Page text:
DQ is very relevant for all Indian students as the nation is going through a digital transformation. DQ enables students to make discerning and deliberate choices that maximize the benefits of technology while mitigating cyber risks such as technology addiction, fake news, cyber bullying, online radicalisation. It is fundamental to a person’s ability to use technology and live happily, successfully and responsibly in the digital world.
DQ will help Indian students level up their ability to thrive in the fast changing digital world, leading them to shape the future of their own lives and the entire nation with well-being, security and economic growth.
It is very important to ensure that every child in India is safely and meaningfully connected online. Educationally, it is important to empower children with digital competencies that can enable them to minimize cyber risks while maximizing opportunities arising from technology.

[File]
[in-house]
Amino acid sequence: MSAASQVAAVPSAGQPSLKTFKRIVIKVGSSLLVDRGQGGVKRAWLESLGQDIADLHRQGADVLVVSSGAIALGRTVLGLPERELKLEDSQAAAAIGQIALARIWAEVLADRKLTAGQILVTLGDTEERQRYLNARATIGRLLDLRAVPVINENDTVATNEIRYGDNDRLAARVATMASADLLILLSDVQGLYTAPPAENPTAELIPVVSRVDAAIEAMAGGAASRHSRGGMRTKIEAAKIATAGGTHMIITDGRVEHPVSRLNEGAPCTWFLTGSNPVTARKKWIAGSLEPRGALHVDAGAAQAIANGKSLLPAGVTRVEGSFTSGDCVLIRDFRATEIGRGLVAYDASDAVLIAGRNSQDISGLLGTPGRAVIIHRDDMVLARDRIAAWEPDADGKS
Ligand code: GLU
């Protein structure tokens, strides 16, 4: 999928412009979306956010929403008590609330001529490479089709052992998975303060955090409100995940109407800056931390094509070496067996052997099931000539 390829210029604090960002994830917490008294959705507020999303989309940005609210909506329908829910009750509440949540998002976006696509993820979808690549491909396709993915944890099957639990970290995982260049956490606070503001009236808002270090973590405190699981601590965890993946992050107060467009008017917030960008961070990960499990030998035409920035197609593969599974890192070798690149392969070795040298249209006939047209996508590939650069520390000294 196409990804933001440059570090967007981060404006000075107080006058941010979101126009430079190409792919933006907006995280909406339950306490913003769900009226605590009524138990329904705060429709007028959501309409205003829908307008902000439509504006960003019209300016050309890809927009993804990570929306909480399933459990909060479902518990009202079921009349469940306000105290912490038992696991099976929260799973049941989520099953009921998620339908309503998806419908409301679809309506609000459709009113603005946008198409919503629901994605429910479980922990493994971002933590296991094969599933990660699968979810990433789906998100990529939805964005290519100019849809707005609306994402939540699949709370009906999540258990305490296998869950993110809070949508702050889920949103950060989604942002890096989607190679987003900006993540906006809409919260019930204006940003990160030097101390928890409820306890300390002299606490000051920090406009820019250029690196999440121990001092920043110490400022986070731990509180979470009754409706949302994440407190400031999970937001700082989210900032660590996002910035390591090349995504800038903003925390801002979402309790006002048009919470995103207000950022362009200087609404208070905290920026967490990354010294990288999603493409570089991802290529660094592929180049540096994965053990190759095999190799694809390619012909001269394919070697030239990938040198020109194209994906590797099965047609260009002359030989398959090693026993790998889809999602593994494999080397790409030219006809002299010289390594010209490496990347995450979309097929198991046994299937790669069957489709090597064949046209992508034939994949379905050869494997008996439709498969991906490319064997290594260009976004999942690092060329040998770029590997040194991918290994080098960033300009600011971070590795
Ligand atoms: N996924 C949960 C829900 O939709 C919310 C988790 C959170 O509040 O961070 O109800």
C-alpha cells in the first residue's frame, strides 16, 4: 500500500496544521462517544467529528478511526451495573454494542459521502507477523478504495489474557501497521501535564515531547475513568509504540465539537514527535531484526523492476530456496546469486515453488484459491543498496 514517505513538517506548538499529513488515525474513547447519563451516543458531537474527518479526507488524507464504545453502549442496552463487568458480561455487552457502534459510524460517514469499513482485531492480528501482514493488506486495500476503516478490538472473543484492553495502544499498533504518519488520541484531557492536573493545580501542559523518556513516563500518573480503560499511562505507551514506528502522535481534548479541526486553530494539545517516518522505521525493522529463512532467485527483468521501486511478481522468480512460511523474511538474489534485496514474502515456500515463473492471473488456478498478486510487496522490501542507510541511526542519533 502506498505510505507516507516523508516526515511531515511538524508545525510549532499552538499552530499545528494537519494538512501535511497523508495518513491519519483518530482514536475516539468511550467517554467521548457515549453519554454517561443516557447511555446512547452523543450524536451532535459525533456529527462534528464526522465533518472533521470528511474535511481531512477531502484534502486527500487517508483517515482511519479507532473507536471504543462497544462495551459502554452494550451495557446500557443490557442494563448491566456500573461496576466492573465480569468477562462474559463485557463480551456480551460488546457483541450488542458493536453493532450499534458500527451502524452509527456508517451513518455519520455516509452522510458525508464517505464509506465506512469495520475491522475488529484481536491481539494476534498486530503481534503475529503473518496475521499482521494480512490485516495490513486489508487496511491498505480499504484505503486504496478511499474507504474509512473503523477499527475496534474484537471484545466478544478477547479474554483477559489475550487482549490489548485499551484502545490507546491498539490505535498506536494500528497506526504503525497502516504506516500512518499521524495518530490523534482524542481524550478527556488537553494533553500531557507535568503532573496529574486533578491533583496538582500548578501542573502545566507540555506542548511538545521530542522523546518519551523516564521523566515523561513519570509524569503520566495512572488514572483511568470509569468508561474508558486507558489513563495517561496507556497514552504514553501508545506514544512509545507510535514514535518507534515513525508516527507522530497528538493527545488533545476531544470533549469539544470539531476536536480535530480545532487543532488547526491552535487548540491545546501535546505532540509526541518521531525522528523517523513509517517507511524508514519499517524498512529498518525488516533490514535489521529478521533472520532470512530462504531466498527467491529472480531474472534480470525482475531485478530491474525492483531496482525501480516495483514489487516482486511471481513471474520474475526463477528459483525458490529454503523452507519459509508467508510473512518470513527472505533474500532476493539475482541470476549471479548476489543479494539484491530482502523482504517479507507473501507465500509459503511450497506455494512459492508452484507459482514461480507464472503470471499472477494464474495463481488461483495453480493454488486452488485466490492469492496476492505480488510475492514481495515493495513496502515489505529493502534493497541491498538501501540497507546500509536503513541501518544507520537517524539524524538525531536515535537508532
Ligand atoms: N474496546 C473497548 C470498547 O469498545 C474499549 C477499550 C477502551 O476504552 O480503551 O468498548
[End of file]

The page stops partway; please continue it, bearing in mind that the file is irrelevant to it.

This platform can be easily incorporated within any public education system and be used by any teacher in India:
Likewise schools can use the assessment and metrics as part of school wide DQ programmes.
In India, DQ had an initial discussion with State of Rajasthan and had plans to engage with the private and public sectors to bring the program nation-wide within 3 years to support India to raise the national DQ significantly and inclusively.
Dr Yuhyun Park, founder of the #DQEveryChild™ movement, said:
“In the hyper-connected world we live in, children as young as 8 years old critically need DQ to be smart and responsible users of technology.
These children are the first generation born and raised in a digital world, and they need to learn digital skills for the future. But they are often exposed to various cyber dangers, such as cyber- bullying, fake news, online grooming and radicalization, and are left alone to navigate the negative side effects of technology.
Children need help to navigate this landscape safely. Just like we need a driving license before we can drive on the roads, children need digital education before they start using digital media and technology.”
This article was originally published in the May 2017 issue of ScooNews magazine. Subscribe to ScooNews Magazine today to have more such stories delivered to your desk every month.